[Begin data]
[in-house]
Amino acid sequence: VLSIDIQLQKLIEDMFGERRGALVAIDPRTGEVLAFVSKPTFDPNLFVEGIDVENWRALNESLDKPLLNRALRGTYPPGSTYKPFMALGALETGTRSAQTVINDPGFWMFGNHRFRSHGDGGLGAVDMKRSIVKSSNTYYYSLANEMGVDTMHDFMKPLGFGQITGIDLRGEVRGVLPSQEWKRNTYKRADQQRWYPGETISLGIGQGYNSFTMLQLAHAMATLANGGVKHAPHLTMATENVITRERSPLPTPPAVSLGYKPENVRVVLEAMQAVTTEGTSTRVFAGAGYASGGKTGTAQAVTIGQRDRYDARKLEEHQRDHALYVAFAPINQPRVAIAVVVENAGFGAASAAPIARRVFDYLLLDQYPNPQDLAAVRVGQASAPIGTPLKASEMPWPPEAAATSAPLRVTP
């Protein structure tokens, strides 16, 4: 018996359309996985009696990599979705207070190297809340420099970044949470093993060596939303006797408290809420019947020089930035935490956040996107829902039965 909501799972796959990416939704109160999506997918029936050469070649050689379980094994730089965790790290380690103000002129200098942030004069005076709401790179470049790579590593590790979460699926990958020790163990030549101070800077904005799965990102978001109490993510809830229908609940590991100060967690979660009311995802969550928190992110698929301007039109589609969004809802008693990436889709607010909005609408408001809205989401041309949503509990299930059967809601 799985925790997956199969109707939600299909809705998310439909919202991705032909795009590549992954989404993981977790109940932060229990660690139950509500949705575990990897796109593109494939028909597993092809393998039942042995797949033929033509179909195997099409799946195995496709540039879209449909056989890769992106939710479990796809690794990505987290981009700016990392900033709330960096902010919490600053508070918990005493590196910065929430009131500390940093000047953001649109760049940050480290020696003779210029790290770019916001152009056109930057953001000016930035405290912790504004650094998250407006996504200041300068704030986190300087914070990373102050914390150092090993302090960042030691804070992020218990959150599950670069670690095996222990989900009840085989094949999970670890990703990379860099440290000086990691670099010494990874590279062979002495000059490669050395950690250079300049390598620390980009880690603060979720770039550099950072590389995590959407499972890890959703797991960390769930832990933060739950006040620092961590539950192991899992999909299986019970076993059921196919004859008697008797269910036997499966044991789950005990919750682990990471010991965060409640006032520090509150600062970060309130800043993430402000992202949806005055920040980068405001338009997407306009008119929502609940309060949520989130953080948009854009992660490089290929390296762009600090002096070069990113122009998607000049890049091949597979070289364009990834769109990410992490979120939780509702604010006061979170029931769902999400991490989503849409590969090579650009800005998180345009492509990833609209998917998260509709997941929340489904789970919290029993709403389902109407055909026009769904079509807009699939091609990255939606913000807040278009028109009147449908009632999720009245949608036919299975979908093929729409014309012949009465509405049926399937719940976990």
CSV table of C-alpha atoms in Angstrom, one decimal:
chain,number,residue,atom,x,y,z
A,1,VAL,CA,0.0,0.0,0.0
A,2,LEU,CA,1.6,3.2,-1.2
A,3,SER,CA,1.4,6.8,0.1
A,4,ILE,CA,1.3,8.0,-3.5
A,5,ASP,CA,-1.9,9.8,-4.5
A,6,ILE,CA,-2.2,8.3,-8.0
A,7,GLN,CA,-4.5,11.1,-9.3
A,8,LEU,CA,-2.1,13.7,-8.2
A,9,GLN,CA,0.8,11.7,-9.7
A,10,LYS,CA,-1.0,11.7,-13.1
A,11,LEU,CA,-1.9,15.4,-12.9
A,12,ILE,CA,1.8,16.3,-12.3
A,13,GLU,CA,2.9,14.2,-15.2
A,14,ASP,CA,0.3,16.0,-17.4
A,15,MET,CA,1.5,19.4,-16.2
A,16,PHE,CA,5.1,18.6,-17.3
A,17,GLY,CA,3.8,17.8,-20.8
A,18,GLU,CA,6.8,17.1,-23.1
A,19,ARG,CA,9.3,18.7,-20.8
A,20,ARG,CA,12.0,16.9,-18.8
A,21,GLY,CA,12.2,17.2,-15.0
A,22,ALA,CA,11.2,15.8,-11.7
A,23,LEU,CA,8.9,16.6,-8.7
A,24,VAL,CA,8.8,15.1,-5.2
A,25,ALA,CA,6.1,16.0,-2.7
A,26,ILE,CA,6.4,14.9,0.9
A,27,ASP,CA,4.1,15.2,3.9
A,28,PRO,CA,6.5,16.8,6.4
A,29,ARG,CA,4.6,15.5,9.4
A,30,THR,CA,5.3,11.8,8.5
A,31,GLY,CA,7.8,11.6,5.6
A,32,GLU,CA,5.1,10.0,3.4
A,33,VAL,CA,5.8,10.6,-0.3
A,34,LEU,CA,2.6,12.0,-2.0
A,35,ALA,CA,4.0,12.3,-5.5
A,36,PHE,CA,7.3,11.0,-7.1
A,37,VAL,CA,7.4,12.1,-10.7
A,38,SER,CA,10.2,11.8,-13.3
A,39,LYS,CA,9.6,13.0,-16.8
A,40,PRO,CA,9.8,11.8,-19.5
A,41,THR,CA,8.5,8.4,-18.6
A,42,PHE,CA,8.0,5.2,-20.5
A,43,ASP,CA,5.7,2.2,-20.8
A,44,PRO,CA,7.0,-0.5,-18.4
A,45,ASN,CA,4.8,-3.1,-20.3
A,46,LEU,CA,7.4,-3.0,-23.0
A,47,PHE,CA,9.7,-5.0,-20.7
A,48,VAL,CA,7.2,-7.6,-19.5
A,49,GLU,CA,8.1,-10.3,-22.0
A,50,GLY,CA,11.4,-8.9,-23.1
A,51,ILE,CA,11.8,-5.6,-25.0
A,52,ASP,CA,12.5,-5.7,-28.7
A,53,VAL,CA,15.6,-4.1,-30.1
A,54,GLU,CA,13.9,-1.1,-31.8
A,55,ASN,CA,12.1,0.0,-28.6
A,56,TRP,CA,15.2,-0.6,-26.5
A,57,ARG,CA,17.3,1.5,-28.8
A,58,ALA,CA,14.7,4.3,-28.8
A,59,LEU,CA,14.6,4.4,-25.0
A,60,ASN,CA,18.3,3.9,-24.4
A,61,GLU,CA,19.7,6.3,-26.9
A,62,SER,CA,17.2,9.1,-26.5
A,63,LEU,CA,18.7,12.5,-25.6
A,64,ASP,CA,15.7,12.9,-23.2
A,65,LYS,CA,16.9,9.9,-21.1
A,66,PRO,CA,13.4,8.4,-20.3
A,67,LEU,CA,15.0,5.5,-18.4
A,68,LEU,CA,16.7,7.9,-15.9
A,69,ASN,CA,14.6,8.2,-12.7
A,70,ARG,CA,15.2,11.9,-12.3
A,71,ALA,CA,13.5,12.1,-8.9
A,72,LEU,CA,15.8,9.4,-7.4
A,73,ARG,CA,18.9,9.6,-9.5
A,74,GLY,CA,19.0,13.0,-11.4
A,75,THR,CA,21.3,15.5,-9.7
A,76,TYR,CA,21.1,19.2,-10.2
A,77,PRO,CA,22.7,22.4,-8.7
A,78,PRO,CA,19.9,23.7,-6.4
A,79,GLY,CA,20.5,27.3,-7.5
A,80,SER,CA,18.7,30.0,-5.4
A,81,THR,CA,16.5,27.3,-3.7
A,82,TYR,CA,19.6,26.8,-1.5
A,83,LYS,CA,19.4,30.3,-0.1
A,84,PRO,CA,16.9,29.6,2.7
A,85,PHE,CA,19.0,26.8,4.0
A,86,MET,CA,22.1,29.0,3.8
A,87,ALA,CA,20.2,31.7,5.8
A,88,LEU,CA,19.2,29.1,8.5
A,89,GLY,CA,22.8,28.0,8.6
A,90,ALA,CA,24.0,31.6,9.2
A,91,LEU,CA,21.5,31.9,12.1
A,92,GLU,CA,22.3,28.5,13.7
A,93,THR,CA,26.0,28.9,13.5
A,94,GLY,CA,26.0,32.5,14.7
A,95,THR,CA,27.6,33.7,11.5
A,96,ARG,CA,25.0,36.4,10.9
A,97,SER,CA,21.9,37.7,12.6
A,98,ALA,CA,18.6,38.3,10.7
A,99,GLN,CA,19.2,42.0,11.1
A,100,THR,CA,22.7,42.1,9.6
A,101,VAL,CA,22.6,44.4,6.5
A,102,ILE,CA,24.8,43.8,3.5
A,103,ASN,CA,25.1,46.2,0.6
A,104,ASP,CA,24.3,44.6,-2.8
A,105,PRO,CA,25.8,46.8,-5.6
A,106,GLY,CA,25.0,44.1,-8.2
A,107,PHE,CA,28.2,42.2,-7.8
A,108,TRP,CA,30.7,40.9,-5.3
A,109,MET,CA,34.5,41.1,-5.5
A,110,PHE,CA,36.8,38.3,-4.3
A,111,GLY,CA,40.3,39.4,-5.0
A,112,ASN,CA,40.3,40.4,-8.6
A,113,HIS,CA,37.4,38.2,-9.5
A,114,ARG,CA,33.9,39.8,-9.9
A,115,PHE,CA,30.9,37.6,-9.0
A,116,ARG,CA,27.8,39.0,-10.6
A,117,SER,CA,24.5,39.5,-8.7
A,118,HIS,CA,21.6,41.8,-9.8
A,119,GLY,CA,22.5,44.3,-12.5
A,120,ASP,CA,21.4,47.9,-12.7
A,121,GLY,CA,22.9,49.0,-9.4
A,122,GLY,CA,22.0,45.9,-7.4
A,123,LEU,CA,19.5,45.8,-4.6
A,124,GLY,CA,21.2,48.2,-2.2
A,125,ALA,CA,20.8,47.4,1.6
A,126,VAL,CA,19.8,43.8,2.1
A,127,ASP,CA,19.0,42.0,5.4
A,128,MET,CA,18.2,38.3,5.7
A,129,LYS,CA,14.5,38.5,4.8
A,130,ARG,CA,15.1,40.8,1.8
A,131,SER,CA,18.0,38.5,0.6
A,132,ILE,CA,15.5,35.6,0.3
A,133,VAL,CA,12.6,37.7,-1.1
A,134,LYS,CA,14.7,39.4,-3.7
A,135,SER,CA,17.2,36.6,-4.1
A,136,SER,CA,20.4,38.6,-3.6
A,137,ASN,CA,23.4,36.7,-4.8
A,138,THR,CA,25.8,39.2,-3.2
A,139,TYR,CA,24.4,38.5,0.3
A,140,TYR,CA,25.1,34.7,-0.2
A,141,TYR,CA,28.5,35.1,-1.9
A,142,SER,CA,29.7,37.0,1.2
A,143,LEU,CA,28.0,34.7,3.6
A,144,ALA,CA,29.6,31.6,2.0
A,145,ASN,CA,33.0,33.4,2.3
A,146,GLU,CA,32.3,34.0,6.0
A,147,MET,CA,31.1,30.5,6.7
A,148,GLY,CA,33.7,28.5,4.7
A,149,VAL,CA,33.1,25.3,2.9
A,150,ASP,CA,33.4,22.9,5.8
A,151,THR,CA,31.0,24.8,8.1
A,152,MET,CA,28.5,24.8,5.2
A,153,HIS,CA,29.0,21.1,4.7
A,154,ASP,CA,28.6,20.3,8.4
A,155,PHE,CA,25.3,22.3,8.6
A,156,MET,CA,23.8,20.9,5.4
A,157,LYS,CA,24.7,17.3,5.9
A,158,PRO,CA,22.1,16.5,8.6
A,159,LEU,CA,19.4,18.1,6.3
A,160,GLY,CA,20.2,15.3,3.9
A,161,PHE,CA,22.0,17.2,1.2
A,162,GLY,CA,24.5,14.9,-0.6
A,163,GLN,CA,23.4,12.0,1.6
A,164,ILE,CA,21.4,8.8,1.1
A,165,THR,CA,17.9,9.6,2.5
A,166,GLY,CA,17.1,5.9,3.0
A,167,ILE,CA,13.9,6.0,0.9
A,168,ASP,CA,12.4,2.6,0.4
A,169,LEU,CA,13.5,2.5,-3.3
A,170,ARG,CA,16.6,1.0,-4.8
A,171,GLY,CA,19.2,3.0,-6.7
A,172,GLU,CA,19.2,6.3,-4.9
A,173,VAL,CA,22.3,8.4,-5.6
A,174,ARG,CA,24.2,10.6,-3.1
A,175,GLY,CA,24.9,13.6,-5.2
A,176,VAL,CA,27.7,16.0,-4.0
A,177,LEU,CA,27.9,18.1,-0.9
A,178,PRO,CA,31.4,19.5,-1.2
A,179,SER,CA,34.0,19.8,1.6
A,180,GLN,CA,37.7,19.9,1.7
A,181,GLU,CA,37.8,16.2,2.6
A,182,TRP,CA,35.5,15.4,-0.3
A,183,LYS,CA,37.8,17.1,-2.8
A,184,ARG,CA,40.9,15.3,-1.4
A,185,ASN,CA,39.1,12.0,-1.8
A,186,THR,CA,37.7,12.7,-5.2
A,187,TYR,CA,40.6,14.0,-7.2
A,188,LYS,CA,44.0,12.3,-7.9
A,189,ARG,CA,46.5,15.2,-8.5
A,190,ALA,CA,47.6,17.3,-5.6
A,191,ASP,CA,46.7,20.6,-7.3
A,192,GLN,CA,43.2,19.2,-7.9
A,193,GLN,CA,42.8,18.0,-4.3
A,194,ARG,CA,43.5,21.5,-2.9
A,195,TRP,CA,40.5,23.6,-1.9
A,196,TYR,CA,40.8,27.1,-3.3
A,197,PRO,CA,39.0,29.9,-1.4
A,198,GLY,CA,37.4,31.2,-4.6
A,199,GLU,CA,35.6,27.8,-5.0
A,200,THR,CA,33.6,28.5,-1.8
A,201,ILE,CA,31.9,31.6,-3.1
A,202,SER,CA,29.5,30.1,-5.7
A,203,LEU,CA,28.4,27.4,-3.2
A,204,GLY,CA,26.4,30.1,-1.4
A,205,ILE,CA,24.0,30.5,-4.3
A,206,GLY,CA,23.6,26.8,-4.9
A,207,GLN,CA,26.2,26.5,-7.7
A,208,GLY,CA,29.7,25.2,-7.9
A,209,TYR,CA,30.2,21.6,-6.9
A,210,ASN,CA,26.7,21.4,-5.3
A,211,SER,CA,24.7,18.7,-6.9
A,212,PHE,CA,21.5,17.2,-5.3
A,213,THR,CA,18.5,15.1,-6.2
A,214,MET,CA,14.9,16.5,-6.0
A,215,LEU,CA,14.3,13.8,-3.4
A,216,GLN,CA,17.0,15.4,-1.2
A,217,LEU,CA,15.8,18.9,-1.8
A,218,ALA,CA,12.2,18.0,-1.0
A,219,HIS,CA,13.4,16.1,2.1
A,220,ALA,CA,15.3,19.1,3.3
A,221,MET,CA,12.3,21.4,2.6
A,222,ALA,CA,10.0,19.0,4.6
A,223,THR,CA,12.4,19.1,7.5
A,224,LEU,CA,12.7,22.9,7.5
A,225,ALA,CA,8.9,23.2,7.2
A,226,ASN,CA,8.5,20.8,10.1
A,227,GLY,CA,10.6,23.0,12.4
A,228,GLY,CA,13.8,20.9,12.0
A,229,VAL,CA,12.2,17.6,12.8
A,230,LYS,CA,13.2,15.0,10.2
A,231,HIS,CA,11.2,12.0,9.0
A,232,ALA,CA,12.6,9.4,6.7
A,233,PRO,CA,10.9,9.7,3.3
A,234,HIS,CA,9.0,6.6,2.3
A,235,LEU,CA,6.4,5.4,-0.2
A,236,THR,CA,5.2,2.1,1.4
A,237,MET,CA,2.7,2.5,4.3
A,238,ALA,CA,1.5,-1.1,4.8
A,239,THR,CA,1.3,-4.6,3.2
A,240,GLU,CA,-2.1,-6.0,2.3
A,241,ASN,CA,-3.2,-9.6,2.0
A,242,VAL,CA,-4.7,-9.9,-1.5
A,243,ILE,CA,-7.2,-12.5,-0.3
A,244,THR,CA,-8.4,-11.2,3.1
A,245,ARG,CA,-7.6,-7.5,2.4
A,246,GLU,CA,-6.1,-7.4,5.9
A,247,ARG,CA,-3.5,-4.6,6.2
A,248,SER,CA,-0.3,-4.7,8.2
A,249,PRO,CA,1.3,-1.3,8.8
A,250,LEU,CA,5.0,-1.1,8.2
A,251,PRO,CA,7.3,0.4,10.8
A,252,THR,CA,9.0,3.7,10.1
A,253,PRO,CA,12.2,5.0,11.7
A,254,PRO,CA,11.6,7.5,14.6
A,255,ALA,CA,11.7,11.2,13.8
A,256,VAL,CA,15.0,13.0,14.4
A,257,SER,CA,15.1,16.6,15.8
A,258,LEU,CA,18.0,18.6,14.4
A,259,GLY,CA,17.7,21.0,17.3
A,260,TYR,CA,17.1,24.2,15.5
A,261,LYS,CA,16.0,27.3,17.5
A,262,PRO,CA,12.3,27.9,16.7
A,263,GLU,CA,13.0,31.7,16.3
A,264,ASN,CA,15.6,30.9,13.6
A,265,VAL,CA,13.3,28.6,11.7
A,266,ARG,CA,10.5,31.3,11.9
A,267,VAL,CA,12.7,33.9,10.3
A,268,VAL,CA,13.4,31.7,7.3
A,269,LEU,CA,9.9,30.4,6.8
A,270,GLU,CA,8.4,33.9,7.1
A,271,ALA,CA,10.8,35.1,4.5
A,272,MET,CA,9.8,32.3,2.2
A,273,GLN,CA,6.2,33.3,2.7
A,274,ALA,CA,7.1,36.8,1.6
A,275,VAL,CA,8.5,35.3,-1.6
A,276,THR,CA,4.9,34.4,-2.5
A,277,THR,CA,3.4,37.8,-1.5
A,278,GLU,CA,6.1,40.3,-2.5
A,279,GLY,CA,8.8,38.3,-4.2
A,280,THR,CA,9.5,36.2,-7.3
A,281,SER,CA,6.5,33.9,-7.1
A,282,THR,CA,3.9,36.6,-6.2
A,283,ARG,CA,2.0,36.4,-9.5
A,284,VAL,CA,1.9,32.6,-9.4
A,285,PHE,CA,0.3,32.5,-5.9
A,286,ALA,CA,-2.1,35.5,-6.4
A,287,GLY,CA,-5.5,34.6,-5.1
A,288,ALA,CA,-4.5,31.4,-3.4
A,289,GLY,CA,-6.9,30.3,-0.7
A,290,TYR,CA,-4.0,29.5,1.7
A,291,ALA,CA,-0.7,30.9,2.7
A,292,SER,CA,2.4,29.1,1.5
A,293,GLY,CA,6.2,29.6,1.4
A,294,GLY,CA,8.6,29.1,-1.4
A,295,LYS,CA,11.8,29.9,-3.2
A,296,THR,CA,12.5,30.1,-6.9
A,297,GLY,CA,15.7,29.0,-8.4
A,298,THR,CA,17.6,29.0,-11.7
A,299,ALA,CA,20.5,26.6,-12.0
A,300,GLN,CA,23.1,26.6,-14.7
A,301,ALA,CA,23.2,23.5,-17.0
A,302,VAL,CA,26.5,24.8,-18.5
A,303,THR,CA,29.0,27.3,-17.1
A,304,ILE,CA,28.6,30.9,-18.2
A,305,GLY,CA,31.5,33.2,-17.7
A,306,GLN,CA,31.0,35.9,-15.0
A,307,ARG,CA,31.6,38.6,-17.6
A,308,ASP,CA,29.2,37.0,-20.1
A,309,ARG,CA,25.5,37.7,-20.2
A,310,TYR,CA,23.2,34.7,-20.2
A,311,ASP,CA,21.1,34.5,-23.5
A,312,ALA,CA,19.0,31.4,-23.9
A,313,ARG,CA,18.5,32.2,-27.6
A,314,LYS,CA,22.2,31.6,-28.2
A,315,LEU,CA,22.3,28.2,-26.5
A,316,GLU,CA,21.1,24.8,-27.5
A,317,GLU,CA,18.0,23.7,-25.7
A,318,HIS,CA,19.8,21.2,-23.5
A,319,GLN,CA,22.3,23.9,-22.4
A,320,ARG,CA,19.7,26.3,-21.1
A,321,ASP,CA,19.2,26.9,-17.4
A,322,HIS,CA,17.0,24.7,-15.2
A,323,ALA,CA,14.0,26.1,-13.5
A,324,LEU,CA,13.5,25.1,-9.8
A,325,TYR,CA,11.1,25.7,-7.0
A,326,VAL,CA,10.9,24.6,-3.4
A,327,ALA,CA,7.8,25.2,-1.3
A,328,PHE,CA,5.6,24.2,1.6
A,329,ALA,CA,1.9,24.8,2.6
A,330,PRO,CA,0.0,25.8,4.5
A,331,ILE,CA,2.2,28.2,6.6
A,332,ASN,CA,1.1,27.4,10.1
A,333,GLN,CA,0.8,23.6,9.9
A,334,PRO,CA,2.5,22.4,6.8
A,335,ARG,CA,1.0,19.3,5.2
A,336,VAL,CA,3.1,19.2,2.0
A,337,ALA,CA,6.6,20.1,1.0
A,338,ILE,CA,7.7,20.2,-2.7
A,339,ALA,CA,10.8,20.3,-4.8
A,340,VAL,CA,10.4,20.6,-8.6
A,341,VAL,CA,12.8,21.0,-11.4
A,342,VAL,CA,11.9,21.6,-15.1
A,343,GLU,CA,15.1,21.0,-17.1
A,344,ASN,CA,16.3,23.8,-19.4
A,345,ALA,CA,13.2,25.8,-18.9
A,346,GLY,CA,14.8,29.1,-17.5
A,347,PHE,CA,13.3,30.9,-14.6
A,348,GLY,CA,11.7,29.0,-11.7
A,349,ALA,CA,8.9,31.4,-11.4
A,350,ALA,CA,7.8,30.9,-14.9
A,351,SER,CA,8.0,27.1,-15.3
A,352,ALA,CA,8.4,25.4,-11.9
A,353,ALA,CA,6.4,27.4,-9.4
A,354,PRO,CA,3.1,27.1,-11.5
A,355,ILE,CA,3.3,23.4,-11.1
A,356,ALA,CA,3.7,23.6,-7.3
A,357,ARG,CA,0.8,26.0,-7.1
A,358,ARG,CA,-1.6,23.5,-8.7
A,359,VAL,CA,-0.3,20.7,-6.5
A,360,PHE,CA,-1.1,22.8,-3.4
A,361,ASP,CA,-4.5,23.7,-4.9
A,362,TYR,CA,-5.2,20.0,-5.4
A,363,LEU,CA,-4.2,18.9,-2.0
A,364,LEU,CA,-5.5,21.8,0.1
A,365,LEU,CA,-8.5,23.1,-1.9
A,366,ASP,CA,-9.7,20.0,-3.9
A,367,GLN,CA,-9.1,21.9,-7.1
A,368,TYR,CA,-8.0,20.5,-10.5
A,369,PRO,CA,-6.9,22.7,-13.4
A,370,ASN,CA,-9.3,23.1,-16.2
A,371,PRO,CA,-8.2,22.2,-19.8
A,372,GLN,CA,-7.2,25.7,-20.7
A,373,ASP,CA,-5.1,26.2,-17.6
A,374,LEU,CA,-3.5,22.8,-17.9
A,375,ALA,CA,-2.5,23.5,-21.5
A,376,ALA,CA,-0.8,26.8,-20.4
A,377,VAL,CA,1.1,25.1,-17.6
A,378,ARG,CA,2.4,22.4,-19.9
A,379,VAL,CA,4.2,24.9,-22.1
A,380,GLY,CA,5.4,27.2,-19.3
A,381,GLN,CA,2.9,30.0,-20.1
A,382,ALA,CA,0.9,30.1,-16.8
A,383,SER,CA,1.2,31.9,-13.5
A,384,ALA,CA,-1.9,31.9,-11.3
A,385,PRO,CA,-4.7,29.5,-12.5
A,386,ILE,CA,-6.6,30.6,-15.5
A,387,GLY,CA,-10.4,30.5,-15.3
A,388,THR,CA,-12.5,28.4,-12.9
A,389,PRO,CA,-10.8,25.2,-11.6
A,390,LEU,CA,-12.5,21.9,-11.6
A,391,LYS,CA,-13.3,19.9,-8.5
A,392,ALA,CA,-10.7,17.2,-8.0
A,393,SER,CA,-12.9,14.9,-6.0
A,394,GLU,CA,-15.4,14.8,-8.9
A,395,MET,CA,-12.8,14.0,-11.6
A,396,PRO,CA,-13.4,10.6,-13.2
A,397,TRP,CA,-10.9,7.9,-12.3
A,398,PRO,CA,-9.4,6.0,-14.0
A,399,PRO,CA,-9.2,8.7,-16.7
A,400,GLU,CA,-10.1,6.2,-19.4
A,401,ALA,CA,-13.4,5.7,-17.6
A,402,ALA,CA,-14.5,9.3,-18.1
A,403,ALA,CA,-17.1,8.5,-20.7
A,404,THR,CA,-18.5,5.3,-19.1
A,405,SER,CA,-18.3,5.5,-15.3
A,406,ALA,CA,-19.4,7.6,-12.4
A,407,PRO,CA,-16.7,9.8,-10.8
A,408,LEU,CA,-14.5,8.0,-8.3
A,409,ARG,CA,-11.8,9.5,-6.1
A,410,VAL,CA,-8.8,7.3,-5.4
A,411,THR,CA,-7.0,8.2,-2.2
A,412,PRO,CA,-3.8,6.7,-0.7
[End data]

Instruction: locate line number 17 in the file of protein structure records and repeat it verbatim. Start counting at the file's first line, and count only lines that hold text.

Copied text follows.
A,12,ILE,CA,1.8,16.3,-12.3